2019-05-20 update: I just added the Running TensorRT Optimized GoogLeNet on Jetson Nano post. It demonstrates how to use mostly python code to optimize a caffe model and run inferencing with TensorRT.
NVIDIA provides a high-performance deep learning inference library named TensorRT. It could be used to speed up deep learning inference (measured as frames per second) on Jetson TX2, comparing to say the origial caffe+cudnn, by a few times. At the time of this writing, TensorRT-2.1.2 is available for Jetson TX2, and is automatically installed with JetPack-3.1. Meanwhile, a latest version of the TensorRT documentation could be found at: http://docs.nvidia.com/deeplearning/sdk/tensorrt-user-guide/index.html
As I was learning to use TensorRT on Jetson TX2, I wanted to make sure I could use TensorRT to speed up the deeplearning-cats-dogs-tutorial model I trained on Jetson TX2 previously. So I first downloaded and ran the jetson-inference code on Jetson TX2.
$ mkdir -p ~/project $ cd ~/project $ git clone https://github.com/dusty-nv/jetson-inference.git $ cd jetson-inference $ mkdir build $ cd build $ cmake .. $ make -j4 $ cd aarch64/bin $ ./imagenet-camera googlenet
I also modified
jetson-inference/imagenet-camera/imagenet-camera.cpp by defining DEFAULT_CAMERA to 1 (using /dev/video1), so I could use my own USB camera, Logitech C920, for testing.
After I verified the jetson-inference code was running OK on my Jetson TX2, I tried to feed my previously trained deeplearning-cats-dogs-tutorial AlexNet model into TensorRT for testing. For that, I also needed to create a classes.txt which specifies the name of class 0 as ‘cat’ and class 1 as ‘dog’. A copy of my trained model could be found below:
$ cd ~/project/jetson-inference/build/aarch64/bin/ $ ./imagenet-camera \ -model /home/nvidia/project/deeplearning-cats-dogs-tutorial/caffe_models/caffe_model_2/caffe_model_iter_40000.caffemodel \ -prototxt /home/nvidia/project/deeplearning-cats-dogs-tutorial/caffe_models/caffe_model_2/caffenet_deploy_2.prototxt \ -labels classes.txt -input_blob data -output_blob prob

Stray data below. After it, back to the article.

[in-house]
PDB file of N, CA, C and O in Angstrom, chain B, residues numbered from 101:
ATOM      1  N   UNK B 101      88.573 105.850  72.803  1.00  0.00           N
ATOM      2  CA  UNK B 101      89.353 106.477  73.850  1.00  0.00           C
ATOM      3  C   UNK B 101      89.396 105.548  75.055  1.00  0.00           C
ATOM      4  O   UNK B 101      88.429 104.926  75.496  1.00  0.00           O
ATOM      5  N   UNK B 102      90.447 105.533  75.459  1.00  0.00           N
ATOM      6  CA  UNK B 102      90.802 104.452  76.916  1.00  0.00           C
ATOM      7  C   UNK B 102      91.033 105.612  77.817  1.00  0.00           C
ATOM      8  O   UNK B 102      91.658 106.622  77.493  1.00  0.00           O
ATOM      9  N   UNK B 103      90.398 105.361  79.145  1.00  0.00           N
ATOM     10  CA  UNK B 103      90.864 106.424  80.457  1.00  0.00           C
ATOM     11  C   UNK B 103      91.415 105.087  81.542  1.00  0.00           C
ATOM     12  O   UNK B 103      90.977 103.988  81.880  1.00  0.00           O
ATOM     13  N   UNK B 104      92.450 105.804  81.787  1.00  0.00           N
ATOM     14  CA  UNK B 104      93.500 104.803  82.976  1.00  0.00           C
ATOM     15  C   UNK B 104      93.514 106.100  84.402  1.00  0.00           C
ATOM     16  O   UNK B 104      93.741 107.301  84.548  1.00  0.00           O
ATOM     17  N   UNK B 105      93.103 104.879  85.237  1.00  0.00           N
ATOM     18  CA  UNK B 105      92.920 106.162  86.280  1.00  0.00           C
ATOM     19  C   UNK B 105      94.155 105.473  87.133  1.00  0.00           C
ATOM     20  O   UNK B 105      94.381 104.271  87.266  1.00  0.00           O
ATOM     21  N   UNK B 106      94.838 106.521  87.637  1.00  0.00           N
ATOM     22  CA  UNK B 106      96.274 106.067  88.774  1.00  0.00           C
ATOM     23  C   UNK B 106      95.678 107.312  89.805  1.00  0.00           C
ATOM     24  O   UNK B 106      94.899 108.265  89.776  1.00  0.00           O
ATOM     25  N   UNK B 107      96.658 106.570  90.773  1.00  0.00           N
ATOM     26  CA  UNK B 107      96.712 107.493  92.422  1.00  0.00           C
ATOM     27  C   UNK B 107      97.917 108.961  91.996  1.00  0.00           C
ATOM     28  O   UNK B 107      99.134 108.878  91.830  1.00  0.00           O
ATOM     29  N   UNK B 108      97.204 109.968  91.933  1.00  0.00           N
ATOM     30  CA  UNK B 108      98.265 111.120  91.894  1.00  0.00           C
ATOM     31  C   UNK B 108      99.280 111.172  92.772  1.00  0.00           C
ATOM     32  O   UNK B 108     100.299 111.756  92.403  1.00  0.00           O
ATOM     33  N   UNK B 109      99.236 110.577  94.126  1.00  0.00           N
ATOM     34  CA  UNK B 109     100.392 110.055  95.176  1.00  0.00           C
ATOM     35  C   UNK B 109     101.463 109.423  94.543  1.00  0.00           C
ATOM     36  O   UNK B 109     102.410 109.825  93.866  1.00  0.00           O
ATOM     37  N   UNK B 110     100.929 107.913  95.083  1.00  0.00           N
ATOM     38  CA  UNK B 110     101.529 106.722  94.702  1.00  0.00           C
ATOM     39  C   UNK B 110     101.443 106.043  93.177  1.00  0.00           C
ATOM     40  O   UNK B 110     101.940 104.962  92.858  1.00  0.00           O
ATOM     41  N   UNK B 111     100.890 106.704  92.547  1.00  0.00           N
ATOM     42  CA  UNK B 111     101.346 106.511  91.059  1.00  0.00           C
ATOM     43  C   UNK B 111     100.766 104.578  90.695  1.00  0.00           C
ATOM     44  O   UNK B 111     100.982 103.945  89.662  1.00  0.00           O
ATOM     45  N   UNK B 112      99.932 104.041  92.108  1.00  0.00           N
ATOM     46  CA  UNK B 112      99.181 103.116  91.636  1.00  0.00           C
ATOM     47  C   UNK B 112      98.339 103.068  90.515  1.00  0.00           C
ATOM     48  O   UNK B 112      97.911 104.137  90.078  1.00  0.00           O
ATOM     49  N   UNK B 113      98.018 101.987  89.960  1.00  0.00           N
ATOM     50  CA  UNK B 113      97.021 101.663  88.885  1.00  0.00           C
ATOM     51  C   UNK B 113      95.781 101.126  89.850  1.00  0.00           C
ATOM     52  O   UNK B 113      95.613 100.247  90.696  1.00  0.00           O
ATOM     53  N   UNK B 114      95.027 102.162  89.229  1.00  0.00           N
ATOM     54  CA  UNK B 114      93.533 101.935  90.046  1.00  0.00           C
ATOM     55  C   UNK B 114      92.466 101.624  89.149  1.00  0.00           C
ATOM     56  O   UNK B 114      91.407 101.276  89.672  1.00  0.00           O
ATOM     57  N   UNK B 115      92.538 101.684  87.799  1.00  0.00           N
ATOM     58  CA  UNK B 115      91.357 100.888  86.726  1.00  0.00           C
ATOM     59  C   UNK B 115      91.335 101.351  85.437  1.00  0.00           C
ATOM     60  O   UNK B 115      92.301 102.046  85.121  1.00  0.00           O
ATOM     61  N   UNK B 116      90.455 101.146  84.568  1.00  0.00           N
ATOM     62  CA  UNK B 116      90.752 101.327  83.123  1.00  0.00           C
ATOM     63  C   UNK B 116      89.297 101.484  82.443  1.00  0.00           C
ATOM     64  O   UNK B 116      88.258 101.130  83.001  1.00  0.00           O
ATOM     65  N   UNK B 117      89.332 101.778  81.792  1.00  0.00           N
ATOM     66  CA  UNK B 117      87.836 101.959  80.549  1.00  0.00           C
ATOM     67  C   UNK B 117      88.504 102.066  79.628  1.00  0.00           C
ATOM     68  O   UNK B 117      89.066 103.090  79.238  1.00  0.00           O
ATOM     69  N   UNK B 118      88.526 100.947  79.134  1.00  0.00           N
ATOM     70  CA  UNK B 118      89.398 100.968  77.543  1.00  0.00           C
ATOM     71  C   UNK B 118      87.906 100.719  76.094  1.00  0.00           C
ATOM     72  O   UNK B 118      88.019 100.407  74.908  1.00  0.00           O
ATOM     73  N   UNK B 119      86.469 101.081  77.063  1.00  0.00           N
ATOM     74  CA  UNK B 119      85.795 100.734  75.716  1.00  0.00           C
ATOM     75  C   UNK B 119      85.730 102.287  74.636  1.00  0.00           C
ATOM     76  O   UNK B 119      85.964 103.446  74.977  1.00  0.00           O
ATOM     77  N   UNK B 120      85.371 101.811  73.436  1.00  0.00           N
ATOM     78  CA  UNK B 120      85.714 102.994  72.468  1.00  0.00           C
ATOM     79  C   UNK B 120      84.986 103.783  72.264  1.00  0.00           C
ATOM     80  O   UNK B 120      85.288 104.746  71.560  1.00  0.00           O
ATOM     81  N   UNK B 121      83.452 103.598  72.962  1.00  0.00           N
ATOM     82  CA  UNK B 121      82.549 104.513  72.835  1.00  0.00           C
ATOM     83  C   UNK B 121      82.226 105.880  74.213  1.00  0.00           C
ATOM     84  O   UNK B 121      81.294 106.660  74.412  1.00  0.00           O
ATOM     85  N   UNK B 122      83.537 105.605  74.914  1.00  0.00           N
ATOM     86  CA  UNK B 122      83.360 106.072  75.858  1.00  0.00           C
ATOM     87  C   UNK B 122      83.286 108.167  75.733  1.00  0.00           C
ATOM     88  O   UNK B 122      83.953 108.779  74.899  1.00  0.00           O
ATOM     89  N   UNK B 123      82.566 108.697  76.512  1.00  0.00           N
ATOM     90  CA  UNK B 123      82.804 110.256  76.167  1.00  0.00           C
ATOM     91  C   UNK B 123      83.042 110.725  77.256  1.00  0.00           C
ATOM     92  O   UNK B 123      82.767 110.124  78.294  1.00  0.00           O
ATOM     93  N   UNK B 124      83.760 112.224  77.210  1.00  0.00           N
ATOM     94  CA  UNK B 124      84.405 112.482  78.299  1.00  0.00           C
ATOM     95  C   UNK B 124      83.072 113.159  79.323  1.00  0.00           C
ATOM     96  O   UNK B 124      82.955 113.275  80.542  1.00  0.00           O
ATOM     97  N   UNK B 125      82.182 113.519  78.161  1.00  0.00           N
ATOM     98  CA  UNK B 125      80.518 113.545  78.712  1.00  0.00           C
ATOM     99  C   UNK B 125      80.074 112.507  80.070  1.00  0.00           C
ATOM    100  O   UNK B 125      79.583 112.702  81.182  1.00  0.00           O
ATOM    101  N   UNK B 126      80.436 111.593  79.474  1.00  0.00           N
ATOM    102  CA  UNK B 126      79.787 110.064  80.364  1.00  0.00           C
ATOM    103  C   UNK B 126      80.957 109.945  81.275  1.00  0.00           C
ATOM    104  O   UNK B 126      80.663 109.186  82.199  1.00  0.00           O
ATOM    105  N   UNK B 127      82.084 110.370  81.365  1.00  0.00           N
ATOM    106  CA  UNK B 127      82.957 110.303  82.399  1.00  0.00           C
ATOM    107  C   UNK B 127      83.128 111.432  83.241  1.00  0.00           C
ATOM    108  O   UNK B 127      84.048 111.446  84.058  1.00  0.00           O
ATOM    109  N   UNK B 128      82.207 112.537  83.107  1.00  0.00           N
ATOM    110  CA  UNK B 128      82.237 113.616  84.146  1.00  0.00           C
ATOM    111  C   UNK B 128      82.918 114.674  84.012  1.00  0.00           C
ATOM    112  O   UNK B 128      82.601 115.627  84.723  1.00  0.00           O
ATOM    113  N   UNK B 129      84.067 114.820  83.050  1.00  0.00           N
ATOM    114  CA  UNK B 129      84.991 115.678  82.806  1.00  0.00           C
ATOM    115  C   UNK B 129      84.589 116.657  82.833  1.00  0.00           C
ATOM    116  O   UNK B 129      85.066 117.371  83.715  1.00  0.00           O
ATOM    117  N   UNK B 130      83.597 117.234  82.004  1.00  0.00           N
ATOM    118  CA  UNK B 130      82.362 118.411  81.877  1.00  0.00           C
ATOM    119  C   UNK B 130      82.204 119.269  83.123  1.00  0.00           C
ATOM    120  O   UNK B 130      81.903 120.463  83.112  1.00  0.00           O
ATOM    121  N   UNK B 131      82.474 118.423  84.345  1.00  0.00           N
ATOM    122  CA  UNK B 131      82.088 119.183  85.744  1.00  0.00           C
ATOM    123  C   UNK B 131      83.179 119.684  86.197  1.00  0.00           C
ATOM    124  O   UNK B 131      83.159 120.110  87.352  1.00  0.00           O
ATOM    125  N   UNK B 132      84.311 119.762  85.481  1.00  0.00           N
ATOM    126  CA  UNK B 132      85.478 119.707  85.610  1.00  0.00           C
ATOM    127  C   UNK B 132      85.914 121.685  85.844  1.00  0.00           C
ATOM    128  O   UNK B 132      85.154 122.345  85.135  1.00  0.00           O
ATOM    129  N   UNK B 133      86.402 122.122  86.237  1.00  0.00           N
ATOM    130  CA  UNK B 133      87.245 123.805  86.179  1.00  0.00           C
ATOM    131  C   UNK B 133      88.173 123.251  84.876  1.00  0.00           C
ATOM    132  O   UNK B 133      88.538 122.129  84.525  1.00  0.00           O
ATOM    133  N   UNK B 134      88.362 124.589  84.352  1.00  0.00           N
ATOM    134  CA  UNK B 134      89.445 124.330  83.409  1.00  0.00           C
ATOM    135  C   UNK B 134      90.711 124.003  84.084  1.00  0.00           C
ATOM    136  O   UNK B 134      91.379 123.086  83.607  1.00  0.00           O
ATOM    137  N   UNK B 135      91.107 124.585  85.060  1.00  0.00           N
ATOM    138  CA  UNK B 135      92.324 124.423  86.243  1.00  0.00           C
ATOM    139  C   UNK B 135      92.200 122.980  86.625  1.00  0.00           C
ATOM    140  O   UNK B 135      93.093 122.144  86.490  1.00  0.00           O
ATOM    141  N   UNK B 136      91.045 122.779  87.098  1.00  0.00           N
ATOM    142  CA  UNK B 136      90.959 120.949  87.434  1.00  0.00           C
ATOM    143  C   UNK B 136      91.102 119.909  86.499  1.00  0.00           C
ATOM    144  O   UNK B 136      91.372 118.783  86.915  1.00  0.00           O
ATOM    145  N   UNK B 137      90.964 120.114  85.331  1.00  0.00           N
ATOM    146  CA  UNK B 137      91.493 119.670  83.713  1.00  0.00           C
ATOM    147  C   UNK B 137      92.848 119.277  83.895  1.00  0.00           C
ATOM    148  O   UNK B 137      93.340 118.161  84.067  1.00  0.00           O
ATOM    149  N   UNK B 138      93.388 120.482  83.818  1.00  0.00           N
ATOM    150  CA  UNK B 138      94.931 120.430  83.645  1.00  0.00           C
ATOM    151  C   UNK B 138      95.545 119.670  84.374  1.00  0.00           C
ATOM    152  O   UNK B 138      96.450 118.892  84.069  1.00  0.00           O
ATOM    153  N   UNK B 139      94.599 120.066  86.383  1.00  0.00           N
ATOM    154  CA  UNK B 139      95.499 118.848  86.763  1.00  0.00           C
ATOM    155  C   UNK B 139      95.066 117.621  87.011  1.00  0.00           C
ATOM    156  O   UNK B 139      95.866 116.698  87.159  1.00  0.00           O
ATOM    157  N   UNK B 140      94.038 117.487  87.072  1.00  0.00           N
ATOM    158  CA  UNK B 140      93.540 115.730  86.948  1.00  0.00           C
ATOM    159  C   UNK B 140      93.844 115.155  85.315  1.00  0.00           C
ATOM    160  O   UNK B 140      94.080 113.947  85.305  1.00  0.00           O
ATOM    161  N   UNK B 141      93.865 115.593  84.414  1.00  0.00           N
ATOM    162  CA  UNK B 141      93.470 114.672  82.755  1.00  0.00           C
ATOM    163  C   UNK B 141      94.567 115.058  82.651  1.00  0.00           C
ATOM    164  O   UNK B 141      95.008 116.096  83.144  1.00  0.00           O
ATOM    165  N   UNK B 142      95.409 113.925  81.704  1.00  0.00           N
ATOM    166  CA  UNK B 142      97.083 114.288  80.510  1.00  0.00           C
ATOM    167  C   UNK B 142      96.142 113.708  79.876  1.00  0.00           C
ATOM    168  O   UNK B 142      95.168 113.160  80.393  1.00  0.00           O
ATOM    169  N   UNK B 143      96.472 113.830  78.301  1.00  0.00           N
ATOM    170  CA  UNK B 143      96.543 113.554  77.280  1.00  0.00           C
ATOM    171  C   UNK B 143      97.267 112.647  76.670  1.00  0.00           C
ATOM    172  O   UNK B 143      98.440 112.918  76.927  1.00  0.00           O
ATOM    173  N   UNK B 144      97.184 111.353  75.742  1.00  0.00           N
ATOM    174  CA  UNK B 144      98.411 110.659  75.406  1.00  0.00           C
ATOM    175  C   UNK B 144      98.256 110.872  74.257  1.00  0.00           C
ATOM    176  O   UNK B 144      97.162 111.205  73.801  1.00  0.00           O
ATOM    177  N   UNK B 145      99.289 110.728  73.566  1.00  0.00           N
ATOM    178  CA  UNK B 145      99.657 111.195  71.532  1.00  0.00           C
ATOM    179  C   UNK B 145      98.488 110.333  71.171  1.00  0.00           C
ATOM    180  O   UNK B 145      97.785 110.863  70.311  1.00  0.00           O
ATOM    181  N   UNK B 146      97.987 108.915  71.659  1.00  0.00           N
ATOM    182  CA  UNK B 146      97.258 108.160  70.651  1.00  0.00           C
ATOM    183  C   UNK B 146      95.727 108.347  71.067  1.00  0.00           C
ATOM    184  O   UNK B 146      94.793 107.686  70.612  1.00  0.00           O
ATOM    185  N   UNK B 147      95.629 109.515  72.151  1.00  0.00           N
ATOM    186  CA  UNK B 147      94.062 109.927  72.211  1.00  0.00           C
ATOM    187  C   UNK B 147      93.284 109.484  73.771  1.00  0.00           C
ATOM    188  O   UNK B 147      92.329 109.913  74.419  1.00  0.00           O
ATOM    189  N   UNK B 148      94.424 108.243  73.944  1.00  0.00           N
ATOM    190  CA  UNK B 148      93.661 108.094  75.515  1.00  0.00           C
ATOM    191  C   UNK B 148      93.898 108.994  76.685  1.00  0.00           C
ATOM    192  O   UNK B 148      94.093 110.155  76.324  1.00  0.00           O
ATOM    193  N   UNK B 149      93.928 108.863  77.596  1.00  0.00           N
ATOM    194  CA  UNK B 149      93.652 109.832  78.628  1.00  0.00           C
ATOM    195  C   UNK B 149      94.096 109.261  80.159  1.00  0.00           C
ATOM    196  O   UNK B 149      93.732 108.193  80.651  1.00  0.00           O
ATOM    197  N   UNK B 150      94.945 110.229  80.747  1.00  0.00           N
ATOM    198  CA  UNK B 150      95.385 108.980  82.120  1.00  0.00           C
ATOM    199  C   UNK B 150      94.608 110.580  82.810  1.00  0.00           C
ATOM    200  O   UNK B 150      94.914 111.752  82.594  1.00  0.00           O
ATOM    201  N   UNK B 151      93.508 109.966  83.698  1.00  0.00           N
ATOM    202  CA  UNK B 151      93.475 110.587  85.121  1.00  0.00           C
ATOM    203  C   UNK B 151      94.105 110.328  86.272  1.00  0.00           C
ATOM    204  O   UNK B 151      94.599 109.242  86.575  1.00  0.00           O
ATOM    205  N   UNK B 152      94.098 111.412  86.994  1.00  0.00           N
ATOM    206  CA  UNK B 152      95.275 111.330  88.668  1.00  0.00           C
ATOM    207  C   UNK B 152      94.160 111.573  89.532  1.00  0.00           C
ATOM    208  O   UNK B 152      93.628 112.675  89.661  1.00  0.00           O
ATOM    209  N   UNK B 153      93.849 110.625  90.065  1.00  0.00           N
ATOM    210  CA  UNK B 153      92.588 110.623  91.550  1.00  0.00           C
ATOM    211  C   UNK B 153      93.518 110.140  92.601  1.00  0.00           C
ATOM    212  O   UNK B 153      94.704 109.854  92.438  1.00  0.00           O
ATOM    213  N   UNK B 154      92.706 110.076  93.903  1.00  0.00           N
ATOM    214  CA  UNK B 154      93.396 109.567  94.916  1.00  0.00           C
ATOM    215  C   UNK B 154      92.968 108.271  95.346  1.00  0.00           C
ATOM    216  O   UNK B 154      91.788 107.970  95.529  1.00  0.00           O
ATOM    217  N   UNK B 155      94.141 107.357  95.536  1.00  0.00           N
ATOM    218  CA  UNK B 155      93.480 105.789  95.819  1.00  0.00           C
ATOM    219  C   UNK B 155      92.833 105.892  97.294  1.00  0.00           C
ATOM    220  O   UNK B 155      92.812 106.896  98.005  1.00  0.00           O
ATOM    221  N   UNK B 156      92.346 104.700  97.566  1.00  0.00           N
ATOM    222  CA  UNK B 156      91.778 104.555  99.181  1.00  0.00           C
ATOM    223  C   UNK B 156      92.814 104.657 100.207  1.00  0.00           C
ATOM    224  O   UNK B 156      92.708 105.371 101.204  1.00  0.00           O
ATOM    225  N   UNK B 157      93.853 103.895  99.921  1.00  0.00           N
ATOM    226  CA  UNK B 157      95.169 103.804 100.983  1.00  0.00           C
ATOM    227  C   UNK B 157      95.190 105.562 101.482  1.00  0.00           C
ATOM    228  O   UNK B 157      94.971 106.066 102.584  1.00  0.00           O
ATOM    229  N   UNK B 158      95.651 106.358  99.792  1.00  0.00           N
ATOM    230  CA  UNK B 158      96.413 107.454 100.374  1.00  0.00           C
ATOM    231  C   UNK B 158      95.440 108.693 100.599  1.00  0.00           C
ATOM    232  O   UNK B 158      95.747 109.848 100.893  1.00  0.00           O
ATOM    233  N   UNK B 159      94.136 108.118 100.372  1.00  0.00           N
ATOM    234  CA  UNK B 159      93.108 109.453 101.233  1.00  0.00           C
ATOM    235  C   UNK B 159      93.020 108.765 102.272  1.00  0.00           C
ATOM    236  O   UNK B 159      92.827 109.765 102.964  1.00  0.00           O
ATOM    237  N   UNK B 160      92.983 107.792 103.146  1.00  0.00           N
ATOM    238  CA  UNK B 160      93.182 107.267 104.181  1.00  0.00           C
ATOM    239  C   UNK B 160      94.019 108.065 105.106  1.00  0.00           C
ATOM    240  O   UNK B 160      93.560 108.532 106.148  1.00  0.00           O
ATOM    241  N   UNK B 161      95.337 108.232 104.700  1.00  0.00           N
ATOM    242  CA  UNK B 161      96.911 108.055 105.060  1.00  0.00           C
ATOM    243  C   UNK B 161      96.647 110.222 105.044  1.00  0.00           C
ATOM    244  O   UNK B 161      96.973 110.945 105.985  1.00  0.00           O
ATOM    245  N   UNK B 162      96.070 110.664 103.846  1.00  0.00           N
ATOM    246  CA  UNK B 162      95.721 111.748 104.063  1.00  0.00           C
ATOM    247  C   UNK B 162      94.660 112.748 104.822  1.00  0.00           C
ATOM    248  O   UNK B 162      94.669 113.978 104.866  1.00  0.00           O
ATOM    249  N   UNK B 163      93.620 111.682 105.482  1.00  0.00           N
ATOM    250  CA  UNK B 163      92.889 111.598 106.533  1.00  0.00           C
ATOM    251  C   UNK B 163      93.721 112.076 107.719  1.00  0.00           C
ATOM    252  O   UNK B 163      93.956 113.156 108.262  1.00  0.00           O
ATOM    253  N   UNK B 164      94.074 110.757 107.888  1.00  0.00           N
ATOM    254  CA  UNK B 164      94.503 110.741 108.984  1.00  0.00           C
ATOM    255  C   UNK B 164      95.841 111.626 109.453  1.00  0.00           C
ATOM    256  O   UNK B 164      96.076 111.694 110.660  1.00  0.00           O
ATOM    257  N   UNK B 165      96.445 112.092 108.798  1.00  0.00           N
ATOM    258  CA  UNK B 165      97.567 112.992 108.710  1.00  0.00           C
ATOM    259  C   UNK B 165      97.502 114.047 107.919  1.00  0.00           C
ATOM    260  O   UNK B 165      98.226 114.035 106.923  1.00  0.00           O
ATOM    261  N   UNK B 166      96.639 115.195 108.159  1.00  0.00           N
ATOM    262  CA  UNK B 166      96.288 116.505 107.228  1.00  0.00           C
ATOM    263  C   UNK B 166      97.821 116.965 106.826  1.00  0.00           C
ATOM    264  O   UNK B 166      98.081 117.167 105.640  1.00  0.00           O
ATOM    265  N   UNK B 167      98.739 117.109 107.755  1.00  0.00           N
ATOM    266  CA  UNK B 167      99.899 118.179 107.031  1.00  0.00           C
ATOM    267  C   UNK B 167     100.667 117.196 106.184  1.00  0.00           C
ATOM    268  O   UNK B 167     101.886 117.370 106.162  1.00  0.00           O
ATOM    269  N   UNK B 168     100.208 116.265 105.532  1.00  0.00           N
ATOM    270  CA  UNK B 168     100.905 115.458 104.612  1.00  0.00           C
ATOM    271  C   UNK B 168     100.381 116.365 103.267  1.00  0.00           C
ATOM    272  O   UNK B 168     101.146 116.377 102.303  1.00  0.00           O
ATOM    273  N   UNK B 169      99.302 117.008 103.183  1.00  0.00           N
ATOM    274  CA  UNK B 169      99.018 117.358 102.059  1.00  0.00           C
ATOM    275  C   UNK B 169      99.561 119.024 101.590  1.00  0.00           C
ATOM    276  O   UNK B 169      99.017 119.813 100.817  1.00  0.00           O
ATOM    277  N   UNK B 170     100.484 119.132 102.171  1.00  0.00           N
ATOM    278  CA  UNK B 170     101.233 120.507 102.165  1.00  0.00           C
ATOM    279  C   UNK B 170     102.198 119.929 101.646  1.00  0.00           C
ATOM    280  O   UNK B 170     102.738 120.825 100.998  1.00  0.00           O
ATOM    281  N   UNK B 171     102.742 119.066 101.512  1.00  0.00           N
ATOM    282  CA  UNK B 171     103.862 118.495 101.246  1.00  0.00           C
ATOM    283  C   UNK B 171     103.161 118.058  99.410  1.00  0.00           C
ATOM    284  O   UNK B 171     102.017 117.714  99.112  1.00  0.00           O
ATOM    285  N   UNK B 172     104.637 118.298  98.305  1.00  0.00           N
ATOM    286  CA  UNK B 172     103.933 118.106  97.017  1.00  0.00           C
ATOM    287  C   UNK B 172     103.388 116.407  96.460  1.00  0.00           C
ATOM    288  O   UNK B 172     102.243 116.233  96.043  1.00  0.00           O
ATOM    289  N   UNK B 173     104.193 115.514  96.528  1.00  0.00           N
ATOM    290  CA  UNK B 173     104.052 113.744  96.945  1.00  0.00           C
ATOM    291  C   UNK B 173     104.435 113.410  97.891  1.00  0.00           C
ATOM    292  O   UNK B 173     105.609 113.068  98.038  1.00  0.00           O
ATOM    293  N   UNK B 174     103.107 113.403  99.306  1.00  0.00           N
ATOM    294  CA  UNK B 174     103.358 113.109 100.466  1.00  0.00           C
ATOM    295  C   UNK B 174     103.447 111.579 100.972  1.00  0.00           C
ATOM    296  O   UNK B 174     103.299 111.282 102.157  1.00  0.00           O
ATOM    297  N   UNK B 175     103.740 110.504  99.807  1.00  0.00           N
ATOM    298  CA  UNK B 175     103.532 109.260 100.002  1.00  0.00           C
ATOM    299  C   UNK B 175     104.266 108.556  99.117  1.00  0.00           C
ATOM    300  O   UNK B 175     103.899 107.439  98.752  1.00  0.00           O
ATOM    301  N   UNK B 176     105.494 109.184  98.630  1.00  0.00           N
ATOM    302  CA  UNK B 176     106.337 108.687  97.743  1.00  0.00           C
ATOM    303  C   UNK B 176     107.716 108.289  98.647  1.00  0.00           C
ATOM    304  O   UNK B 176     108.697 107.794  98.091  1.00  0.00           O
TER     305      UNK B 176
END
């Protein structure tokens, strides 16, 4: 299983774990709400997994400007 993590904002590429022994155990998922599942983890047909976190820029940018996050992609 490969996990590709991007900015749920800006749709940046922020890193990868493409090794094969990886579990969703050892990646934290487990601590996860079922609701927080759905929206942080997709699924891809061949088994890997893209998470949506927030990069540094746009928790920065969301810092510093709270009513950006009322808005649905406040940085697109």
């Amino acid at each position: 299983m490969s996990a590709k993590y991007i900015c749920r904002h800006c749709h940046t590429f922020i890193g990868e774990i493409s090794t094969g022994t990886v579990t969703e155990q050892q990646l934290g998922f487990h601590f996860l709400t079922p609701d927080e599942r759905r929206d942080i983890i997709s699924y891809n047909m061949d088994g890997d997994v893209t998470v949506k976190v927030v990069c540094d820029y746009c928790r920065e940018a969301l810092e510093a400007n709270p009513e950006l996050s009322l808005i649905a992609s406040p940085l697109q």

The result was pretty OK and as expected. Referring to the screenshot below, the program correctly classified the image from USB camera as ‘dog’. The model, which was similar to AlexNet, ran in FP16 mode and could process/render 25~30 fps of 1280x720 images on Jetson TX2.
I noticed that preprocessing and mean subtraction of input images were handled differently in various implementations/tutorials of caffe models. In particular, the deeplearning-cats-dogs-tutorial
code/create_lmdb.py pre-processed all input images with cv2.equalizeHist() and then calculated average pixel values for all image locations as mean.binaryproto. When I averaged out all pixel locations for mean.binaryproto, I got roughly [128, 128, 128] as mean RGB values for all images in the (cats-dogs) training dataset.
However in jetson-inference code, mean subtraction of input images was hard-coded as roughly [104.0, 112.7, 122.7] in
The difference of preprocessing and mean subtraction of input images between training and inferencing would likely incur some degradation in prediction accuracy. I think I’d need to fix this when using TensorRT for production.